Even though 2015 only saw my rating jump by fifty points, I’ve progressed a lot since graduating high school. For today’s post, I wanted to discuss the goals I set for myself back in January and how they panned out, as well as set new goals for next year.
1. Break the Top 40 for 18-year-olds nationally
This one I achieved! In February 2015, I jumped to 34th in the country with a rating of 2051. While I wanted to break the top 30, I didn’t play in enough tournaments to stay competitive – mostly because of my college selection process and preparing to graduate. That being said, I still was ranked 44th nationally before turning 19.
2. Win the Virginia Scholastic Chess Championships
While I got off to a strong 3/3 start, I lost my fourth round game to defending champion (and eventual winner) Vignesh Rajasekaran and continued to bottom out with a two draws for a 4/6 score and 15th place finish. In what proved to be another disappointing State Championships for me, I did have one nice win in round 3 that I’ve never shared on chess^summit.
Steincamp – Feng (Virginia Scholastic State Chess Championships, 2015)
1.c4 e5 2.g3 Nc6 3.Bg2 f5 4.a3
4…Nf6 5.Nc3 Be7
6.d3 d6 7.e3
7…O-O 8.Nge2 Qe8 9.Nd5
9…Nxd5 10.cxd5 Nd8 11.O-O Qg6 12.f4
12…Nf7 13.Qc2 Bd8 +=
14.e4 Nh6 15.Qc3!
17…Qxh6 18.Rae1 fxe4 19.Rxf8+
19…Kxf8 20.Rf1+ Bf6 21.dxe4 Bg4 22.Nc1 Kg8 23.Nb3 b6
24.Nd2 Rc8 25.Nf3 Qh5 26.Nh4?!
27…Bxf5 28.Rxf5 +=
28…Qe7 29.Bh3 Re8 30.b4
32.Be6+ Kh8 33.Qf3 Rf8 34.Qh5
34…Qe7 35.Qg6 Qe8 36.Rxf6!!
36…Qxg6 37.Rxf8+ 1-0
3. Beat a Titled Player
It took me until May before I got my first decisive result against a titled player, but it was worth the wait as I beat State Champion and 2014 World Youth Chess Championship Gold Medal winner Jennifer Yu in the first round of the Cherry Blossom Classic. If you missed it, I posted a video of the game shortly after the tournament.
Since then, I’ve added two more wins against National Masters to my resume, one at the Washington International, and another in the G/120 Pennsylvania State Chess Championships.
4. Coach MLWGS to the U1600 National High School Chess Championships
Well, admittedly, this one was a goal I had set for the team on our way into Columbus. The team got off to a strong start, leading the section at the half-way point, but the long weekend was tough on the team, as a late slip-up meant going home with 5th instead of 1st.
The team worked hard last year to prepare for Nationals, and since my alma mater won the National Championships in 2014 for U1200 in their first national championship appearance, their work ethic has been one of the great untold stories in scholastic chess. Since my graduation last June, the team has proven itself a force to be reckoned with, as two players on the team have already broken 1700! It will be fun seeing how they fare in Atlanta next May.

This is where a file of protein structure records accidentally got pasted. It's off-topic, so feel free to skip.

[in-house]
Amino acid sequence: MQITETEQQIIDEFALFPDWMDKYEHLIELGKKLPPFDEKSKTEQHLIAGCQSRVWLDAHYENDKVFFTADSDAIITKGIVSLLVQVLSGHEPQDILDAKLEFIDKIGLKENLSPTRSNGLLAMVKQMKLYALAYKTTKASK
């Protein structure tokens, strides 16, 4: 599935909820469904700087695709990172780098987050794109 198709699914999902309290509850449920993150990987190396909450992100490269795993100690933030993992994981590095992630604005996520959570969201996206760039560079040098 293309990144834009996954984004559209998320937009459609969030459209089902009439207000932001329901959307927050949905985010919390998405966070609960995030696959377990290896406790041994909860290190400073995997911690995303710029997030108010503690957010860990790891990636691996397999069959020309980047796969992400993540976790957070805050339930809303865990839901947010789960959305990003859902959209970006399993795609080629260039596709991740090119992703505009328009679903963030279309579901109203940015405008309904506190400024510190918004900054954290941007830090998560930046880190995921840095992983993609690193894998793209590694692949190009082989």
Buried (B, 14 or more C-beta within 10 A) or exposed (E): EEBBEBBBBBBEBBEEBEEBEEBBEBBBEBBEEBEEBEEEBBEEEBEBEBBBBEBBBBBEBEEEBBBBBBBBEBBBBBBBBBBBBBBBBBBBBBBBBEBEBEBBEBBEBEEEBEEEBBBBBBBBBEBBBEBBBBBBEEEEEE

5. Become a National Master
This is the ultimate goal for me, and I fell 95 points shy. If I have to be honest with myself, last year I lacked perspective when it came to discussing breaking 2200, as it took me half a year to develop from a weak expert to a much more competitive junior player. With a lot more games under my belt, I’m definitely moving in the right direction.
Well, you can’t really script the whole thing. Before moving out of Virginia, I had never placed in the top 5 at any State Championship. Now a student at the University of Pittsburgh, I’ve managed to break the curse three times! I took 4th in the G/15 State Chess Championships and 5th in both the G/120 State Championships and the G/60 State Championships.
To round out my career as a high school chess coach and advocate for chess in the Richmond Area, I completed my term as a Director of the Virginia Scholastic Chess Association, as well as ran the 2015 MLWGS Chess Championships and volunteered at the most recent edition of Dragon Chess Camp.
Moving Forward, 2016
Well, it wouldn’t be the end of the year if I also didn’t look ahead to the next 365 days, wouldn’t it?
1) Win the 2016 US Junior Open in June
I’ve never said this was going to be easy, and that’s why I’ve revived chess^summit to help document my way there. I’ve got a lot to learn between now and then, but with tournaments like the Pan American Intercollegiate Chess Championships, the Boston Chess Congress, and the Liberty Bell Open (maybe!) already lined up, I should have a lot of tournament exposure against strong opponents before I land in New Orleans this June.
2) Become National Master
As I mentioned, this is the ultimate goal. I don’t know what beyond 2200 is realistic for me, but I think I’m not that far off to becoming a titled player. Just one norm away from becoming a Candidate Master, I really have to wonder how much time it’ll take to make that next jump…
3) Win a tournament – any tournament!
I’ve always played up when competing, so this hasn’t been a realistic goal. However, since moving to Pittsburgh, I’ve played in sections where it’s not unrealistic to take the top prize. I got really close at the Robert Smith Memorial, playing on board one for first in the final round, only to fall short when it counted most.
4) Play at least 85 tournament games in 2016
I think not getting enough games last spring really slowed my momentum, making it difficult for me to progress as a player. Prepared to learn from my mistakes, I expect a lot more tournament appearances in the near future.
And that’s it for 2016, I think whatever I’m meant to achieve I’ll get there, and I’m intrigued to see where that takes me.
This will be my last post for the year, but when I return in 2016, I’ll have games from the Pan American Intercollegiate Chess Championships, which could feature matches against teams like Webster, Texas Tech, and UMBC – so stay tuned!
Have a happy holidays!